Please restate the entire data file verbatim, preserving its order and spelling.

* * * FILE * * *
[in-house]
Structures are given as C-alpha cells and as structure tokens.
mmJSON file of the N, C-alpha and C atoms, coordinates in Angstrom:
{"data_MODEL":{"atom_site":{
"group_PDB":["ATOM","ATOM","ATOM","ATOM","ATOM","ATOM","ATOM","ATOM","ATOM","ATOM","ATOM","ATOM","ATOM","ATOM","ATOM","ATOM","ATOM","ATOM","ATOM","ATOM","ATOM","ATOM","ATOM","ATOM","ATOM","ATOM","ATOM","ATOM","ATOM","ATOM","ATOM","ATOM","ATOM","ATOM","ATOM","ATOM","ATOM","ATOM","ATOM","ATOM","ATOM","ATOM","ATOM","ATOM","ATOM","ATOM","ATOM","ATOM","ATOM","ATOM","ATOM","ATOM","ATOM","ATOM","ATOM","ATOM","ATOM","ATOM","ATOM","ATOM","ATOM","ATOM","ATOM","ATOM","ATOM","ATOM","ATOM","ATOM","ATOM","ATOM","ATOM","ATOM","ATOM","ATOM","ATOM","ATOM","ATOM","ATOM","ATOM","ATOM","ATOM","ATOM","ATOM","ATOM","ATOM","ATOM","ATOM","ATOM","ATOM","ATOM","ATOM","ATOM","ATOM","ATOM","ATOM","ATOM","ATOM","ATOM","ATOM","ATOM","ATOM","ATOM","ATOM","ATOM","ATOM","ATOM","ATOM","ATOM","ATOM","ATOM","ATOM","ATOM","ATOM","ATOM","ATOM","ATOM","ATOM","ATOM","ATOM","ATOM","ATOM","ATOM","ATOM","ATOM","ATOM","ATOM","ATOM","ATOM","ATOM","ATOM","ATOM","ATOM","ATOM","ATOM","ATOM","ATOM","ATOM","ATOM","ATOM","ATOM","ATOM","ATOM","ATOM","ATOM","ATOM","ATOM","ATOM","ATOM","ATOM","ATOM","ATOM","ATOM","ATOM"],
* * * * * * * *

[in-house]
Structures are given as C-alpha cells and as structure tokens.
mmJSON file of the N, C-alpha and C atoms, coordinates in Angstrom:
{"data_MODEL":{"atom_site":{
"group_PDB":["ATOM","ATOM","ATOM","ATOM","ATOM","ATOM","ATOM","ATOM","ATOM","ATOM","ATOM","ATOM","ATOM","ATOM","ATOM","ATOM","ATOM","ATOM","ATOM","ATOM","ATOM","ATOM","ATOM","ATOM","ATOM","ATOM","ATOM","ATOM","ATOM","ATOM","ATOM","ATOM","ATOM","ATOM","ATOM","ATOM","ATOM","ATOM","ATOM","ATOM","ATOM","ATOM","ATOM","ATOM","ATOM","ATOM","ATOM","ATOM","ATOM","ATOM","ATOM","ATOM","ATOM","ATOM","ATOM","ATOM","ATOM","ATOM","ATOM","ATOM","ATOM","ATOM","ATOM","ATOM","ATOM","ATOM","ATOM","ATOM","ATOM","ATOM","ATOM","ATOM","ATOM","ATOM","ATOM","ATOM","ATOM","ATOM","ATOM","ATOM","ATOM","ATOM","ATOM","ATOM","ATOM","ATOM","ATOM","ATOM","ATOM","ATOM","ATOM","ATOM","ATOM","ATOM","ATOM","ATOM","ATOM","ATOM","ATOM","ATOM","ATOM","ATOM","ATOM","ATOM","ATOM","ATOM","ATOM","ATOM","ATOM","ATOM","ATOM","ATOM","ATOM","ATOM","ATOM","ATOM","ATOM","ATOM","ATOM","ATOM","ATOM","ATOM","ATOM","ATOM","ATOM","ATOM","ATOM","ATOM","ATOM","ATOM","ATOM","ATOM","ATOM","ATOM","ATOM","ATOM","ATOM","ATOM","ATOM","ATOM","ATOM","ATOM","ATOM","ATOM","ATOM","ATOM","ATOM","ATOM","ATOM","ATOM","ATOM","ATOM","ATOM"],